Word on the web: A focus on pensions

Trust in pensions and claim management companies scrutinised as EU regulators start assessing costs and performance
by Jake Matthews

New research by the FCA has found that 13% of UK adults who have received financial advice over the past year believe they have been missold an investment or pensions product. Unrelated to misselling, the same percentage say they have been given bad financial advice recently or in the past. 

The FCA’s Financial lives survey 2017 questioned 13,000 people about their personal finances, Professional Adviser’s Tom Ellis writes, but their thoughts on past perceptions of either misselling or bad advice were not looked at.   

As a result, the FCA says: “Our findings will underestimate the proportion of all UK adults who perceive they have been missold a product or received bad advice.” 

Consumers were also quizzed on their satisfaction levels with certain financial products. Defined contribution pensions are the least trusted product out of the 22 listed, and the second-least in terms of customer satisfaction. Life insurance, annuities and income drawdown come 17th, seventh and fourth respectively for trust, and 18th, fifth and fourth respectively for satisfaction.  

Unsolicited approaches are also on the survey’s agenda: 18% of respondents have received a call, text or email offering advice pertaining to either retirement planning or a free pension review from someone claiming to be from the government.   

Additionally, 8% said they had been asked by this third party for access to their pension. Phoenix, the group that owns Axa, Sunlife and Abbey Life, recently said a customer had called saying “a cold caller [visited] their home to get copies of their driving licence, national insurance numbers, bank statement and pension paperwork”.

Professional Adviser link
Ministry of Justice to look at rogue claim firmsThe FCA’s conclusions align with statements made by Michelle Cracknell, CEO of The Pensions Advisory Service (TPAS), at FTAdviser’s Unpackaging Pensions event, writes Maria Espadinha for FTAdviser

According to Espadinha, Cracknell said that claim management companies (CMCs) have been cross-selling the personal details of clients to pension scammers, and that TPAS has received calls detailing “a number of examples where this cross-selling situation is happening”. 

The Ministry of Justice (MoJ), which regulates CMCs, will be looking into TPAS’ claims. Their head of claims management, Kevin Russel, said that they are unaware of any “CMCs acting illegally in relation to data handling and pension matters”. 
FCA survey reveals that 13% of UK adults say they have been given bad financial advice recently or in the past“We [will] continue to monitor the market and work with other agencies as necessary to inform our intelligence gathering and related work. Where regulated CMCs act in a way which breaches the current regulatory requirements, we deal with it and will investigate and sanction as appropriate.”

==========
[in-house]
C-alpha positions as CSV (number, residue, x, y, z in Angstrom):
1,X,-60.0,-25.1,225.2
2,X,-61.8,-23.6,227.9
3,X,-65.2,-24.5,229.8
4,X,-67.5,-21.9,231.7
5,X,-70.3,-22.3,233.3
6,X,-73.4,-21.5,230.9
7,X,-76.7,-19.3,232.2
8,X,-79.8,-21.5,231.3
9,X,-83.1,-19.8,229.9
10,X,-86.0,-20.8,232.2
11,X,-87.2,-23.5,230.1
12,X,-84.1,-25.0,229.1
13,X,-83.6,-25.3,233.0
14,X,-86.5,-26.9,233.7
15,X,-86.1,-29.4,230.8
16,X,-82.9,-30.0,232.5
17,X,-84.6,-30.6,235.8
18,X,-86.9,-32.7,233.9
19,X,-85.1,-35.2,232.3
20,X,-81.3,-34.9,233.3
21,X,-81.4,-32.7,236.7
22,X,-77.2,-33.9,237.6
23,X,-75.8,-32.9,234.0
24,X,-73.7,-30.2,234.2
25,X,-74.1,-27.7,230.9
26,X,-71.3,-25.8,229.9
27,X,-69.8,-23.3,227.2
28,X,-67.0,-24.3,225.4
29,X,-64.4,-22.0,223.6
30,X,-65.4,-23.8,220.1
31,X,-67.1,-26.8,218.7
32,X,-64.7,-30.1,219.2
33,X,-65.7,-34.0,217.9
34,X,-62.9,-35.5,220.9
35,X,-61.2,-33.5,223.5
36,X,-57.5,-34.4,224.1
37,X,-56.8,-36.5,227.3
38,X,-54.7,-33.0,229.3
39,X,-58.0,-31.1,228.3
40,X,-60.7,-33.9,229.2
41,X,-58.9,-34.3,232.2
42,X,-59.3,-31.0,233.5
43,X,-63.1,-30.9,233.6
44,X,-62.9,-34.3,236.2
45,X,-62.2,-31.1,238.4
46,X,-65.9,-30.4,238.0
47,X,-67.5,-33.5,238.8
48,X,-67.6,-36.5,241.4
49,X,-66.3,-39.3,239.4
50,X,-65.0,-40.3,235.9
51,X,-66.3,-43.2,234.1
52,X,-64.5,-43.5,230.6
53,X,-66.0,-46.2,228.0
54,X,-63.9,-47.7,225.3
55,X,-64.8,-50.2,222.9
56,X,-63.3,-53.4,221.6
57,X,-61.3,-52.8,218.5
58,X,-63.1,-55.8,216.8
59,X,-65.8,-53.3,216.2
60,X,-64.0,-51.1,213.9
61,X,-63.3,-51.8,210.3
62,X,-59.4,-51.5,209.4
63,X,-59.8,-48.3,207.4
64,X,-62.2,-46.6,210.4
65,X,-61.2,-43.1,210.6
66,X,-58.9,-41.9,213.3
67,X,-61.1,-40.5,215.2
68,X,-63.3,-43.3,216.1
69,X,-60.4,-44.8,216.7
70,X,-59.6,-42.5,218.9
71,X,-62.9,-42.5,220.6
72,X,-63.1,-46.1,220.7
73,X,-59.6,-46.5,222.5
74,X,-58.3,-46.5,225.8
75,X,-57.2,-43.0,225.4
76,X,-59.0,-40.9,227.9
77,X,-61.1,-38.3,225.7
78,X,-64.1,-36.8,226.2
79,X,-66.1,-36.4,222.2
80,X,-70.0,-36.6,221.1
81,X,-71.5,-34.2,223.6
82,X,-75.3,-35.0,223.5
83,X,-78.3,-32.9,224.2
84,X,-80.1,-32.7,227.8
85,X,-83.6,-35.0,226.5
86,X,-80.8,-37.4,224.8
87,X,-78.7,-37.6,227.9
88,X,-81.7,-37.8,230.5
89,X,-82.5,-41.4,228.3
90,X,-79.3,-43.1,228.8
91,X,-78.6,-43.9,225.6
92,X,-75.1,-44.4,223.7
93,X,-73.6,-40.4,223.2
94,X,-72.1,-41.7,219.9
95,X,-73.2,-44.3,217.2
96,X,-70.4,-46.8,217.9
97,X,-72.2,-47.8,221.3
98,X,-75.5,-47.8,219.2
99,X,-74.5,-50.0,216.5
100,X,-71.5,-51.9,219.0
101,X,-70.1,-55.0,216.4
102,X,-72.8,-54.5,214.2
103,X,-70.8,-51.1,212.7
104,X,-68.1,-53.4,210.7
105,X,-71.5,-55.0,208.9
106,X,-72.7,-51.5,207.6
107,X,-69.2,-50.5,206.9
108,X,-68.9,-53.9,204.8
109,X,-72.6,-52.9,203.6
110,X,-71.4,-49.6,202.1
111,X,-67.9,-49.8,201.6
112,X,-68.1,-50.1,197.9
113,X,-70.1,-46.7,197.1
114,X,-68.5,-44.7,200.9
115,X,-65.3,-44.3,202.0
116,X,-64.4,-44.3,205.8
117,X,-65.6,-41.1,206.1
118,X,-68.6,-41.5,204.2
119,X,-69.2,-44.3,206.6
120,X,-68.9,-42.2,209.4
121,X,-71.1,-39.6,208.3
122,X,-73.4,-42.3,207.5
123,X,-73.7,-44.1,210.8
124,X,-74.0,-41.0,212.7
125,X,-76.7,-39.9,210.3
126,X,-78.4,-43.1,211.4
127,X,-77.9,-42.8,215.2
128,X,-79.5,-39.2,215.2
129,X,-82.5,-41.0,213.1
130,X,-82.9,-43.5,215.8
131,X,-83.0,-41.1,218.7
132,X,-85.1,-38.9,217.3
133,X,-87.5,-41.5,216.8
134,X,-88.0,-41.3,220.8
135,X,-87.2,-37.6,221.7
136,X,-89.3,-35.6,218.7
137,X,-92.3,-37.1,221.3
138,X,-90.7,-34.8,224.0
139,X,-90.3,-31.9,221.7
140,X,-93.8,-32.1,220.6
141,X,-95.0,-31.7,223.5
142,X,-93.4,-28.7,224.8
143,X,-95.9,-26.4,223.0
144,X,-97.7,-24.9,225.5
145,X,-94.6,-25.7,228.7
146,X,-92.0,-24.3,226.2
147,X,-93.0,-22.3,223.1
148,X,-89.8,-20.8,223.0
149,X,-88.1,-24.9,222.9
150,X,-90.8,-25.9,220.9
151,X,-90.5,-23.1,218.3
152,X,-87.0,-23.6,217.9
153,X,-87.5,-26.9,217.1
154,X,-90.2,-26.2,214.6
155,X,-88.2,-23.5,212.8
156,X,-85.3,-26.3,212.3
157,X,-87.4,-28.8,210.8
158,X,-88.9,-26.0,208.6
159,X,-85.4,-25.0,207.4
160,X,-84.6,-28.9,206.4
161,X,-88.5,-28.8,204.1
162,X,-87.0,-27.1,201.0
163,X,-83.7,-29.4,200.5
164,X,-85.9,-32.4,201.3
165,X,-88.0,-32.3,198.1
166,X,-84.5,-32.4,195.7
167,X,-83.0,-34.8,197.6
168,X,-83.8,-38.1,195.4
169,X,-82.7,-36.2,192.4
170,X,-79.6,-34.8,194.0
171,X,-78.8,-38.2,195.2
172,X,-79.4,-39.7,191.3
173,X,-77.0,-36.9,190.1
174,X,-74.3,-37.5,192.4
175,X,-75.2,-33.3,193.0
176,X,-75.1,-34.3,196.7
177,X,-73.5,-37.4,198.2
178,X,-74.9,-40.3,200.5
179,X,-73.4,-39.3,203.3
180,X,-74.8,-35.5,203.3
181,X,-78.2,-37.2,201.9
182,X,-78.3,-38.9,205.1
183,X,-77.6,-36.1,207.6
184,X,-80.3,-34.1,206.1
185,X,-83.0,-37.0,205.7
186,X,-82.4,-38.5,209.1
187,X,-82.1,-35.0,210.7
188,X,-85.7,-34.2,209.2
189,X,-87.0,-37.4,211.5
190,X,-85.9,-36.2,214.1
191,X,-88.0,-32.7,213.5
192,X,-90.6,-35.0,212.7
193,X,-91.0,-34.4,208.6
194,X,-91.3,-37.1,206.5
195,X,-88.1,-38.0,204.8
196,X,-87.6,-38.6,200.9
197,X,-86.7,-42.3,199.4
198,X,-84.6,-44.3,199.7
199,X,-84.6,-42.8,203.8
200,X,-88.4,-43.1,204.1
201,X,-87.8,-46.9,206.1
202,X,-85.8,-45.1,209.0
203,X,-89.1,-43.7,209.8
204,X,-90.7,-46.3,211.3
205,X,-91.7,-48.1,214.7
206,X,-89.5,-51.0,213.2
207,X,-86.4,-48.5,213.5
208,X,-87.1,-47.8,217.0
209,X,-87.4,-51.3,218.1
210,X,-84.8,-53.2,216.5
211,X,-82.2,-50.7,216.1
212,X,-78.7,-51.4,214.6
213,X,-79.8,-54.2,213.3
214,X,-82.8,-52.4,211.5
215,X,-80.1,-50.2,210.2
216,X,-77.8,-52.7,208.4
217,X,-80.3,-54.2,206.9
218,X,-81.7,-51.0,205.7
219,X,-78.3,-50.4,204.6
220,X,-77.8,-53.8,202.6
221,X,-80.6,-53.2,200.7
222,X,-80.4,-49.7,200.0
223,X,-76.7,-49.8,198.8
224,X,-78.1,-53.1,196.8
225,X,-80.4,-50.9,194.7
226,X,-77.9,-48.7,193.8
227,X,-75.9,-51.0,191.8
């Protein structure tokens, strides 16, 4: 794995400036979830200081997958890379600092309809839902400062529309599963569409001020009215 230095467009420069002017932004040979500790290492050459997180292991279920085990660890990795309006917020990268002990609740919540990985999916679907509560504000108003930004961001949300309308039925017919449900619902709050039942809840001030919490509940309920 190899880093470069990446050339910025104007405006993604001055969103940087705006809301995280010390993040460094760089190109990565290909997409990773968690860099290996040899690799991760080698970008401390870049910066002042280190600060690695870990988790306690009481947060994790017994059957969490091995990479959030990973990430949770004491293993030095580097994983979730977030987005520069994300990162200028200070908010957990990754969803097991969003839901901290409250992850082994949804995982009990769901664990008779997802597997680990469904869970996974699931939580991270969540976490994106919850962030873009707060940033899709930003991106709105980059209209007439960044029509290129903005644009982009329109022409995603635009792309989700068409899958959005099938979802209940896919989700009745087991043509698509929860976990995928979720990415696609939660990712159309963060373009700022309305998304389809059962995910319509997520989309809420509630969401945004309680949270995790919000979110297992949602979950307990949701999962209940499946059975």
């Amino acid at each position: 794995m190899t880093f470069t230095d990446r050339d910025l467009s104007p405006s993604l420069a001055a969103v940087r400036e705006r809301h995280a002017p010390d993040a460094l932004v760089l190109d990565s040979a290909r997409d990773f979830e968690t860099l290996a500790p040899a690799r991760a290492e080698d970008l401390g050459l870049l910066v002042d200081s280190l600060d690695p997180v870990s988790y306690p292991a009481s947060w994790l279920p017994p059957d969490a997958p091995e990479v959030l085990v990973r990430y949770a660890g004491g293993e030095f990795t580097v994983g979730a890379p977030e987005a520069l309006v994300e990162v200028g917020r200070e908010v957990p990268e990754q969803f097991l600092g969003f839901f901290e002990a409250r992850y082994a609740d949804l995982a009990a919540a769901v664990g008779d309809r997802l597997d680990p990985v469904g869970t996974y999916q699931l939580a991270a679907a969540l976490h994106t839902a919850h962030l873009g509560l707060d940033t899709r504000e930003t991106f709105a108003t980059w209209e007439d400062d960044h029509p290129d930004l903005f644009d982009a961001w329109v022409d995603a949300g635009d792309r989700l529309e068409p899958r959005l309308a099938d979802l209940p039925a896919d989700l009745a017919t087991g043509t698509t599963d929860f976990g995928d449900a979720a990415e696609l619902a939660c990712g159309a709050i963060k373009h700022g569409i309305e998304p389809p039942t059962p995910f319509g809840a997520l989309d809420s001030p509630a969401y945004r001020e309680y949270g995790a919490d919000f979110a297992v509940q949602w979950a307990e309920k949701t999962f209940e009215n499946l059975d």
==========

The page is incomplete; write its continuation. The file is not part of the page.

Cracknell said the MoJ’s involvement is “excellent”. Simon Evans, CEO of Alliance of Claims Companies, is quoted as saying that the issue “needs to be looked at and addressed”. 

FTAdviser link
EU regulators assess costs and performance While the MoJ looks at CMCs’ alleged cross-selling, the European Securities and Markets Authority (ESMA) said it will be working with two other European supervisory authorities, based on a mandate from the European Commission, on a large-scale study of the costs and performances of retail investment products.  

Investment & Pensions Europe’s Susanna Rust reports that the study’s aim is to “increase investors’ awareness of the net return of investment products, and the impact of fees and charges”. The costs and performance of Undertakings for Collective Investment in Transferable Securities (UCITS) funds will be the initial focus for ESMA. 

The announcement was made at the opening of ESMA’s first conference by its chair Steven Maijoor. He is quoted as saying: “In that context [looking at the costs and performance of UCITS funds], we will also look into the differences between active and passive investing, and the impact on costs and charges, and long-term return.” 

He said the right framework for the study is now in place with the upcoming implementation of the revised Markets in Financial Instruments Directive and regulation on EU packaged retail- and insurance-based products. 

Increased awareness and transparency seems to be the theme coming from the FCA, the MoJ and ESMA. As the FCA looks at the attitude of consumers, the MoJ may take steps that alter these consumer attitudes. Similarly, the EU regulators’ study should benefit both adviser and client. 

Investment & Pensions Europe link

Seen a blog, news story or discussion online that you think might interest CISI members? Email jake.matthews@wardour.co.uk.
Published: 20 Oct 2017
  • The Review
  • Pensions
  • Mifid II
  • FCA

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